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  • Research article
  • Open Access

Attenuated transforming growth factor beta signaling promotes metastasis in a model of HER2 mammary carcinogenesis

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  • 1, 5Email author
Breast Cancer Research201416:425

https://doi.org/10.1186/s13058-014-0425-7

  • Received: 1 October 2013
  • Accepted: 5 August 2014
  • Published:

Abstract

Introduction

Transforming growth factor beta (TGFβ) plays a major role in the regulation of tumor initiation, progression, and metastasis. It is depended on the type II TGFβ receptor (TβRII) for signaling. Previously, we have shown that deletion of TβRII in mammary epithelial of MMTV-PyMT mice results in shortened tumor latency and increased lung metastases. However, active TGFβ signaling increased the number of circulating tumor cells and metastases in MMTV-Neu mice. In the current study, we describe a newly discovered connection between attenuated TGFβ signaling and human epidermal growth factor receptor 2 (HER2) signaling in mammary tumor progression.

Methods

All studies were performed on MMTV-Neu mice with and without dominant-negative TβRII (DNIIR) in mammary epithelium. Mammary tumors were analyzed by flow cytometry, immunohistochemistry, and immunofluorescence staining. The levels of secreted proteins were measured by enzyme-linked immunosorbent assay. Whole-lung mount staining was used to quantitate lung metastasis. The Cancer Genome Atlas (TCGA) datasets were used to determine the relevance of our findings to human breast cancer.

Results

Attenuated TGFβ signaling led to a delay tumor onset, but increased the number of metastases in MMTVNeu/DNIIR mice. The DNIIR tumors were characterized by increased vasculogenesis, vessel leakage, and increased expression of vascular endothelial growth factor (VEGF). During DNIIR tumor progression, both the levels of CXCL1/5 and the number of CD11b+Gr1+ cells and T cells decreased. Analysis of TCGA datasets demonstrated a significant negative correlation between TGFBR2 and VEGF genes expression. Higher VEGFA expression correlated with shorter distant metastasis-free survival only in HER2+ patients with no differences in HER2-, estrogen receptor +/- or progesterone receptor +/- breast cancer patients.

Conclusion

Our studies provide insights into a novel mechanism by which epithelial TGFβ signaling modulates the tumor microenvironment, and by which it is involved in lung metastasis in HER2+ breast cancer patients. The effects of pharmacological targeting of the TGFβ pathway in vivo during tumor progression remain controversial. The targeting of TGFβ signaling should be a viable option, but because VEGF has a protumorigenic effect on HER2+ tumors, the targeting of this protein could be considered when it is associated with attenuated TGFβ signaling.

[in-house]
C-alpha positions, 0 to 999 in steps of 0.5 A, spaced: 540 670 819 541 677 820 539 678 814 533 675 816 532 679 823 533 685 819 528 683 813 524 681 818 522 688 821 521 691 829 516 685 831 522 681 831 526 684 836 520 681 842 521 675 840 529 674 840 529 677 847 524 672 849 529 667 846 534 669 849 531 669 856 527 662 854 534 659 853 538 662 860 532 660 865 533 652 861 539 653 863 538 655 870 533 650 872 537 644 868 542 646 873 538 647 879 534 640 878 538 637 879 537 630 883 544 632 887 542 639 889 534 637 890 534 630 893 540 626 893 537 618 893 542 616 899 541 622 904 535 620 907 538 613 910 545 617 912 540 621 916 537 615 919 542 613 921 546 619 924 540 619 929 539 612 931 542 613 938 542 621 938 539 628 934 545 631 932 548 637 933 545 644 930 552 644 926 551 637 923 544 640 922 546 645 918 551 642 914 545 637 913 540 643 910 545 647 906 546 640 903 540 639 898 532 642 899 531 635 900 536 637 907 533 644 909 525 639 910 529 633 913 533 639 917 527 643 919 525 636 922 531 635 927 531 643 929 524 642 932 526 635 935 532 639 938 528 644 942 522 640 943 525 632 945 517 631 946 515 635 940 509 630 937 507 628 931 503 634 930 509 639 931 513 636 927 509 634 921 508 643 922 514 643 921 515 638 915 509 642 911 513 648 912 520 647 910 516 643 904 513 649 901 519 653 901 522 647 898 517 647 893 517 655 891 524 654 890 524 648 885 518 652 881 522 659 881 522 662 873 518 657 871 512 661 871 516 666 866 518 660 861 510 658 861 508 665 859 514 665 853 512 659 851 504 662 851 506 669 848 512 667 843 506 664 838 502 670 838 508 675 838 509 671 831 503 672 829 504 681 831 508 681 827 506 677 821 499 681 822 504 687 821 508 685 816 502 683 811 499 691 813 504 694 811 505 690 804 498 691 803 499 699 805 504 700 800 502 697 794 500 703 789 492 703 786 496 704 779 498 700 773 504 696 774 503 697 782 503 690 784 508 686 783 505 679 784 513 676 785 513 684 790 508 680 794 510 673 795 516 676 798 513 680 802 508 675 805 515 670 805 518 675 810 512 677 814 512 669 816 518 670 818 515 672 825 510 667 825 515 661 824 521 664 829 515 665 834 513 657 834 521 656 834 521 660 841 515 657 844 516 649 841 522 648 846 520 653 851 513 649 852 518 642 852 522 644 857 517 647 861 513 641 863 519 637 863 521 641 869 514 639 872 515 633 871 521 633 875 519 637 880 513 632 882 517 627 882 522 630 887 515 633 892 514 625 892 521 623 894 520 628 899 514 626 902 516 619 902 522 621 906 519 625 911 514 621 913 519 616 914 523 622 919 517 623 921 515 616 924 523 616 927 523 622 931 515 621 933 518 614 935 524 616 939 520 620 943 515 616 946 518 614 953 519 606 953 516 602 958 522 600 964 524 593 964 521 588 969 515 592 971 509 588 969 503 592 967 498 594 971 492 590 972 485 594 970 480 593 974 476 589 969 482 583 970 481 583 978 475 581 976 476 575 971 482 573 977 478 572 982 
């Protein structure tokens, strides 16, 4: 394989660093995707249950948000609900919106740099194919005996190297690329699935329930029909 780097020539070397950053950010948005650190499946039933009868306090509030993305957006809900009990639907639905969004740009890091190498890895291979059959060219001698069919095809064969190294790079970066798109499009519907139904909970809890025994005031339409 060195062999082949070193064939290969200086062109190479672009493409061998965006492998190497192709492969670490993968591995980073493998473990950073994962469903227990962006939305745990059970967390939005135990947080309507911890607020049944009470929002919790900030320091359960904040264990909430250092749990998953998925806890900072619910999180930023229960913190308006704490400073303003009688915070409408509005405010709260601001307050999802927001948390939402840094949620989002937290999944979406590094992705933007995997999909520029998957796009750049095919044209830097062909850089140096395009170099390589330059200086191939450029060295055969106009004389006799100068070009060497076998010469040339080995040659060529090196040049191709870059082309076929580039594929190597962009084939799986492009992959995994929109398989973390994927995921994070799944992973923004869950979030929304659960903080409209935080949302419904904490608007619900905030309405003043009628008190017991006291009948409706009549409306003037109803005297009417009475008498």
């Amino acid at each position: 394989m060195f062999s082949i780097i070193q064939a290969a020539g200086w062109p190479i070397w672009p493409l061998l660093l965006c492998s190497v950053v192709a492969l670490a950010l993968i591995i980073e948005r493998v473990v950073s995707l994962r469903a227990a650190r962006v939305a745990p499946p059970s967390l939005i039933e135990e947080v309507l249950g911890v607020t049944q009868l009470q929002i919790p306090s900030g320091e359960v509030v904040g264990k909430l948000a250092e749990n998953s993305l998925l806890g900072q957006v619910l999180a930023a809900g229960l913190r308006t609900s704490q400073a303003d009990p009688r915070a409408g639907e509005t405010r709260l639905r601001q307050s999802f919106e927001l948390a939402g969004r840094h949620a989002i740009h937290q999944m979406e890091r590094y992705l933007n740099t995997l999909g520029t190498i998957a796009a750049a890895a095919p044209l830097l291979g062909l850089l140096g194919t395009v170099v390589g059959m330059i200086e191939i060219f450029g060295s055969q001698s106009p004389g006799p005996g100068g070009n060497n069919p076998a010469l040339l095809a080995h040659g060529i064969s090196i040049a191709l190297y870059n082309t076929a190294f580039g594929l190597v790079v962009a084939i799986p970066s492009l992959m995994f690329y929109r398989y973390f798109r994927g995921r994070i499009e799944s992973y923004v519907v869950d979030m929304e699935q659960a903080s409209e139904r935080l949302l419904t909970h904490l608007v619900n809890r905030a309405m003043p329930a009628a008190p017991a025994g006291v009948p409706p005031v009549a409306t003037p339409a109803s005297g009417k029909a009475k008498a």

Keywords

  • Vascular Endothelial Growth Factor
  • Vascular Endothelial Growth Factor Expression
  • Vascular Endothelial Growth Factor Secretion
  • Increase Vascular Endothelial Growth Factor Expression
  • Genetically Engineer Mouse

Introduction

Transforming growth factor-beta (TGFβ) is a homodimeric polypeptide, which includes three isoforms: TGFβ1, TGFβ2 and TGFβ3. Secreted TGFβ binds to TGFβ receptor II (TβRII) and forms a heterodimeric complex with TGFβ receptor I (TβRI). The activated TβRI phosphorylates intracellular Smad2 and Smad3 (canonical TGFβ pathway). Simultaneously, phosphorylation of TβRII activates PI3K, MAP3k1, PP2A, RHOA and others (non-canonical pathway) [1]. TGFβ plays a major role in the regulation of tumor initiation, progression, and metastasis, which requires TβRII for signaling [1].

It has been published that decreased expression or loss of TβRII correlates with an increased risk of developing invasive breast cancer [2]. Contrary to this fact, in mouse models of cancer, the inhibition of TGFβ signaling with the expression of dominant-negative TβRII (DNRII) or deletion of TβRII increases cellular proliferation without initiating tumor development [3],[4]. Therefore, the assumption is that attenuated TGFβ signaling alone is insufficient for transformation. In our previous research article it was indicated that deletion of TβRII in mammary epithelial of mouse mammary tumor virus (MMTV)-polyoma middle T antigen (PyMT) mice results in shortened tumor latency and a five-fold increase in lung metastases compared to MMTV-PyMT tumors with intact TGFβ signaling [5],[6]. The mechanisms behind this phenotypic difference are correlated with the increased expression of CXCL1, CXCL5 and CCL20 [7],[8]. Abrogated TGFβ signaling in carcinoma cells can indirectly promote progression of MMTV-PyMT tumor and metastasis by polarization T cells to Th17 cells via accumulation of CD11b+Gr1+ cells [9]. Additionally, epithelial TGFβ signaling regulates fibroblast recruitment and activation. Our recent article confirmed the fact that fibroblast-stimulated carcinoma cells utilize TGFβ signaling to drive single-cell migration, but migrate collectively in the absence of TGFβ signaling, which promotes mammary tumor invasion [10].

Mammary tumorigenesis has been examined through the use of numerous transgenic mouse models with wide utilization of the MMTV promoter/enhancer to drive expression in mammary epithelium. Overexpression of ErbB2 (Neu, human epidermal growth factor 2 (HER2)) or a constitutively active version of this receptor in the mammary epithelium leads to the development of metastatic mammary tumors [11]-[13]. Concurrently, overactivation of the ErbB2 pathway correlates with poor clinical prognosis in breast cancer patients [14]. Using Neu-induced mammary tumor models with increased activity of TGFβ signaling (MMTV/ALK5 and MMTV/TGFβ1), it was possible to induce that active TGFβ signaling accelerates metastasis and the number of circulating tumor cells [15]-[17]. The loss-of-function experiments through the expression of soluble betaglycan or a DNIIR has been reported to suppress metastasis in Neu-induced mammary tumors [16],[18].